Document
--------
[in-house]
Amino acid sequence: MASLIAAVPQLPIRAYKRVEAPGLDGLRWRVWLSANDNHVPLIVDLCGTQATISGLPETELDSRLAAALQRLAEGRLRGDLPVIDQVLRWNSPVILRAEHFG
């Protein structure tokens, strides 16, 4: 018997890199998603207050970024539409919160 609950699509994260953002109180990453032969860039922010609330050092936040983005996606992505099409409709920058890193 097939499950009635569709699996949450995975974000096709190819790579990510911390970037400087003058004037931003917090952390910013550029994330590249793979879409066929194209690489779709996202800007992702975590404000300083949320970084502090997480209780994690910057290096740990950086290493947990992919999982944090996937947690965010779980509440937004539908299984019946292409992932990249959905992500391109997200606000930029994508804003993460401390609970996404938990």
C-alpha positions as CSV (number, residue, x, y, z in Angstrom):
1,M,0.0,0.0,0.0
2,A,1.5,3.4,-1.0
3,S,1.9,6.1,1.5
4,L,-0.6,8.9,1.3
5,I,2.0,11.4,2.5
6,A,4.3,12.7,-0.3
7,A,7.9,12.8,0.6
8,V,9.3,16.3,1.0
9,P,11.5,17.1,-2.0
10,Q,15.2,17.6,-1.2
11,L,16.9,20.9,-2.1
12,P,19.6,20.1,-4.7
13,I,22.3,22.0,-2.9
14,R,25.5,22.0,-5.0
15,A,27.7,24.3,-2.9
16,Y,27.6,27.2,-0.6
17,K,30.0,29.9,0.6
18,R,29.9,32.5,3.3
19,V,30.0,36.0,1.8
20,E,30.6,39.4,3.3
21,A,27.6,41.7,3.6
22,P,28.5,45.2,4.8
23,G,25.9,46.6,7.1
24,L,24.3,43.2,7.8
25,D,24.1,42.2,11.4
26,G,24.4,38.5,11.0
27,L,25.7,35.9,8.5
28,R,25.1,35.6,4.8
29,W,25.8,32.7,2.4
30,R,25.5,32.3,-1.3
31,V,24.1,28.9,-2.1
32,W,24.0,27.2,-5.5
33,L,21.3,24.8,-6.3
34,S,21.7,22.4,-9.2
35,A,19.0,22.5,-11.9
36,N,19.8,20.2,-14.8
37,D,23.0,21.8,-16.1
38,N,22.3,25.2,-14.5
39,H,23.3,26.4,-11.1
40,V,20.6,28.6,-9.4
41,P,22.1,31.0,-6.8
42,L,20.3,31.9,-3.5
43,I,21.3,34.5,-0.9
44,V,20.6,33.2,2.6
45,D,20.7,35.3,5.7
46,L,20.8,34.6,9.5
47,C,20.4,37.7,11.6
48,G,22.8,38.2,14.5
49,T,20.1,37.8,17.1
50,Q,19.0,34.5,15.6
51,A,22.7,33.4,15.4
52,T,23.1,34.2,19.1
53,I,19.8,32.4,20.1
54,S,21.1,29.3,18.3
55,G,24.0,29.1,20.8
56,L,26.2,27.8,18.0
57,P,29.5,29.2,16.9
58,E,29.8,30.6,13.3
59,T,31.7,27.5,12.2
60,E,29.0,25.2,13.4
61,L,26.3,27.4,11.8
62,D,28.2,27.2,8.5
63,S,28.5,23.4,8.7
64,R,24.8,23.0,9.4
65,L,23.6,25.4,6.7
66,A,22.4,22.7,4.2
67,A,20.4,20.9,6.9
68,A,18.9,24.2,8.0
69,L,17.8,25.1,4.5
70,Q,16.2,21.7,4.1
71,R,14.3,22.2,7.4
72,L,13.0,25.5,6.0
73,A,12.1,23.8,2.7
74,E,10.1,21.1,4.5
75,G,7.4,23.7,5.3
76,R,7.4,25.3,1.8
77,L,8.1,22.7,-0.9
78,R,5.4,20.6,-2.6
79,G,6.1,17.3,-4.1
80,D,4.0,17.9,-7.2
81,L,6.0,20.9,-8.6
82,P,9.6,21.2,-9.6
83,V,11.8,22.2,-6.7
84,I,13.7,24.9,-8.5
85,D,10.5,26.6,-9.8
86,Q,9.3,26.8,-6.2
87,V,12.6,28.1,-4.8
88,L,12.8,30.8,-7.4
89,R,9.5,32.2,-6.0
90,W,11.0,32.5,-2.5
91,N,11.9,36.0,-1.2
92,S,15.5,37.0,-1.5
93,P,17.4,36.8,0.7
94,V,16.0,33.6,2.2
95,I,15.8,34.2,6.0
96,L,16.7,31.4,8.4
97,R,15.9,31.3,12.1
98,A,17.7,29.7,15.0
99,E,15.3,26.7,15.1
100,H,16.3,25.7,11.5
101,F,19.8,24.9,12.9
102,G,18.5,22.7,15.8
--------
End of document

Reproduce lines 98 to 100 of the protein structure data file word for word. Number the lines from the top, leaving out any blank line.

94,V,16.0,33.6,2.2
95,I,15.8,34.2,6.0
96,L,16.7,31.4,8.4